Indeed, global use of renewable energy grew 1.5% Y/Y during the first quarter with renewable electricity generation increasing nearly 3% mainly due to new wind and solar PV projects completed over the past year coming online. Renewables tend to be more resilient to lower electricity demand than other sources mainly because they are generally dispatched first due to favorable regulation and/or their lower operating costs. Indeed, IEQ reports that renewables’ share in the global electricity generation mix jumped to 28% during the first quarter from 26% by the end of 2019, mainly at the expense of coal and gas.

For the full year, IEA expects global use of renewable energy to increase by 1%. Meanwhile, the expansion of wind, solar and hydropower is expected to help renewable

electricity generation to grow 5% in the current year.

#4 Oil demand suffers biggest drop

According to the IEA, virtually all fuels except renewables are set to experience record declines in demand. However, oil is expected to take the biggest hit with global demand suffering a 9% fall.

The oil demand slump is to be expected, given that the transport sector drives nearly 60% of global oil demand. Road transport fell 50% during the first quarter due to widespread lockdowns while air travel fell 90% in some countries and 60% across the globe.

Crude oil demand for the full year is expected to come in 9.3 mb/d lower compared to the previous year with containment measures in 187 countries bringing global mobility to a near halt. April posted the biggest fall at 29 mb/d with Q2 demand expected to be 23.1 mb/d lower compared to the previous year’s corresponding period. Demand is expected to gradually recover as the months roll on with a 2.9 mb/d Y/Y decline penciled in for the final month of the year.

On a brighter note, the IEA says oil demand might only fall by 6.5 mb/d if many countries quickly come out of lockdowns and economies bounce back rapidly.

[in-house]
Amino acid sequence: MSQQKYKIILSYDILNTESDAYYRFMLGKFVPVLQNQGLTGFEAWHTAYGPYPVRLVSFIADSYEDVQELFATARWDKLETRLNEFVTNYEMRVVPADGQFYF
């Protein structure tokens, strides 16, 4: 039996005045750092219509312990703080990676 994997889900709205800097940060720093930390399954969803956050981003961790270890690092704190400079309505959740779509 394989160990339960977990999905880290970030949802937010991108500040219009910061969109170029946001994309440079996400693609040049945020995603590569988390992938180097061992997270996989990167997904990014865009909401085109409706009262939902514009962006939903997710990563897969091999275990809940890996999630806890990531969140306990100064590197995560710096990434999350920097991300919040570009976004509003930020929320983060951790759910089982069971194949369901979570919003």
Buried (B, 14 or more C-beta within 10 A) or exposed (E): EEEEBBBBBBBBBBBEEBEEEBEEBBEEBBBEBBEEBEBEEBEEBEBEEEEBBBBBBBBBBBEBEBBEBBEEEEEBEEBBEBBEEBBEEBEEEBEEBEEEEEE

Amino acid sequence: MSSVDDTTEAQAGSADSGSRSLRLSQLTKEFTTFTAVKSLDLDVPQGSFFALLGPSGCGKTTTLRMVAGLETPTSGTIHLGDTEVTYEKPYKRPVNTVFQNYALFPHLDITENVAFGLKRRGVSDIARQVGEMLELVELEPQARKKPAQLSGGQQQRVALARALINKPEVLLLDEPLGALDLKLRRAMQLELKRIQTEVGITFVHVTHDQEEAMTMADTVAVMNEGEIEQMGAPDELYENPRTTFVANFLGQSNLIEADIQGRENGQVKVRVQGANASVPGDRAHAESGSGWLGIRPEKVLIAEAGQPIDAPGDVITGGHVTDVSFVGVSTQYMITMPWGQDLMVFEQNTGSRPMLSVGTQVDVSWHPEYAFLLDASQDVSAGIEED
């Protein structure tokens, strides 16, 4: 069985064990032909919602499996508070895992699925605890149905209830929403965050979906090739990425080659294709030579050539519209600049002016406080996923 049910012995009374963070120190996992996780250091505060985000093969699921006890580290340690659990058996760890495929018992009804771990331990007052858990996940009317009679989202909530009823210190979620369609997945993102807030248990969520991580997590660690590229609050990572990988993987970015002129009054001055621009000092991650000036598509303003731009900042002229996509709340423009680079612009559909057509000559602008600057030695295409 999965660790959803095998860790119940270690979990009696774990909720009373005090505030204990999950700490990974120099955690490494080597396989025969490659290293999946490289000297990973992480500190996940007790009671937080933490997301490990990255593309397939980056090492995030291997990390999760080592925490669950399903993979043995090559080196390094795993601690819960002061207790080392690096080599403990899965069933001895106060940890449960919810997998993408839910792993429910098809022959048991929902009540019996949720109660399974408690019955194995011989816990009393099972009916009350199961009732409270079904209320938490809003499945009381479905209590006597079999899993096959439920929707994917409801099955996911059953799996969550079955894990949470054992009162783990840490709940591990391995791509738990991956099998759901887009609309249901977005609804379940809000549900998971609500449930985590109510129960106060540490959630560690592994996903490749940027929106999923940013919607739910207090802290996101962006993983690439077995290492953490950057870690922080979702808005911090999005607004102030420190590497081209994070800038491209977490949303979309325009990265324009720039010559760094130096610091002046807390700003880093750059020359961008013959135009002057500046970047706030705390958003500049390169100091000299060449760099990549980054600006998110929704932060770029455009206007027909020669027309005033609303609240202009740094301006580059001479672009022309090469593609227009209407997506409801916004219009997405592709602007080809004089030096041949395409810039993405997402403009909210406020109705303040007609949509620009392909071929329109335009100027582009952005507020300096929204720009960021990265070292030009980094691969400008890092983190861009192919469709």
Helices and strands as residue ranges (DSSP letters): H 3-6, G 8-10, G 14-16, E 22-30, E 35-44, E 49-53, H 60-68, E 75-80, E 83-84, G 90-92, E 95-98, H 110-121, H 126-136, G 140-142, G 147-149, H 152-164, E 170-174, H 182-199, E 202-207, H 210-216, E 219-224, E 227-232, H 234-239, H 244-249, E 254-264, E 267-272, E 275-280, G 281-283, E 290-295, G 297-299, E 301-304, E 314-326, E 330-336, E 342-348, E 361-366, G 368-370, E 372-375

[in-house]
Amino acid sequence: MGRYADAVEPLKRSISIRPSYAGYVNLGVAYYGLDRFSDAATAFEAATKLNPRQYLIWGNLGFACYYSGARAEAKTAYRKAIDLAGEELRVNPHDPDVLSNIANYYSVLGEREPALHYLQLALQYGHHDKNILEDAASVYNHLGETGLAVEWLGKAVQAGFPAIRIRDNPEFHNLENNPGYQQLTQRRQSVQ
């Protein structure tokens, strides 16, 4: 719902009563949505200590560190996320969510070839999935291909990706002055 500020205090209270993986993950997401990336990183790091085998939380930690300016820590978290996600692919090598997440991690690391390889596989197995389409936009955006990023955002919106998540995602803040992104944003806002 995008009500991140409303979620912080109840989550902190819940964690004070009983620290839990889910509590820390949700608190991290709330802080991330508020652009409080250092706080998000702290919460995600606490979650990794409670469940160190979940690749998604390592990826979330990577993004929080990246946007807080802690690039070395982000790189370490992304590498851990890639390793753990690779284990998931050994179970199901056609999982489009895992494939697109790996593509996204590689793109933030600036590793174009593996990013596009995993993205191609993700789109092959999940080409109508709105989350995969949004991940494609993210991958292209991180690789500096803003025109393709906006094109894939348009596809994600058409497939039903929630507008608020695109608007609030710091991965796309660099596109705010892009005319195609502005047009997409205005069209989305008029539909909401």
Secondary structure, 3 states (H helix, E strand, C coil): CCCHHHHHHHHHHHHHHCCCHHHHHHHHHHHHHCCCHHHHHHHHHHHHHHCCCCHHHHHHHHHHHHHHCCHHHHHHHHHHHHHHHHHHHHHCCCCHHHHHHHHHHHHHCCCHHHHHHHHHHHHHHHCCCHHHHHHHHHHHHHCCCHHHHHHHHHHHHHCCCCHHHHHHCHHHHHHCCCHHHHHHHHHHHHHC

#5 Natural gas power generation collapse

Natural gas has become a new favorite for utilities and power producers because it’s viewed as a bridge between dirtier coal and renewables. Further, natural gas is less exposed to demand shocks experienced by transportation fuels like gasoline and jet fuel.

Nevertheless, the natural gas market is still expected to remain in dire straits due to a collapse in electricity demand and the fact that the market was already suffering from oversupply well before Covid-19 struck due to the shale boom and historically mild temperatures in the northern hemisphere. 

Gas demand fell 3% in Q1 but is expected to fall by as much as 5% for the full year marking the largest recorded year-on-year decline in consumption since the world started using the fuel on scale during the second half of the last century. This will mainly be driven by a 7% fall in gas consumption in power generation, accounting for 60% of the decrease in global demand. The decline is expected to be in line with a 5% fall in electricity demand for 2020, meaning it might not be that bad if the global economy manages to stage a quick rebound.

Renewables remain vulnerable

Whereas renewables have emerged as the biggest winner in this report, it’s important to note that the mid-term outlook remains rather shaky.

This is because the latest gains by the industry have been coming from projects that were completed in the recent past with the IEA previously warning that the crisis could wipe out billions of dollars in clean energy investments. Though still impressive given the backdrop, the growth rates being recorded for the industry are well below previous projections. For instance, EV sales are expected to crash 43% in the current year while Wall Street foresees sharp cutbacks in wind, solar, and battery growth in the U.S in the current year.

Nevertheless, the clean energy sector is still likely to emerge from the global health and financial crisis in much better shape than the fossil fuel industry.

By Alex Kimani for Oilprice.com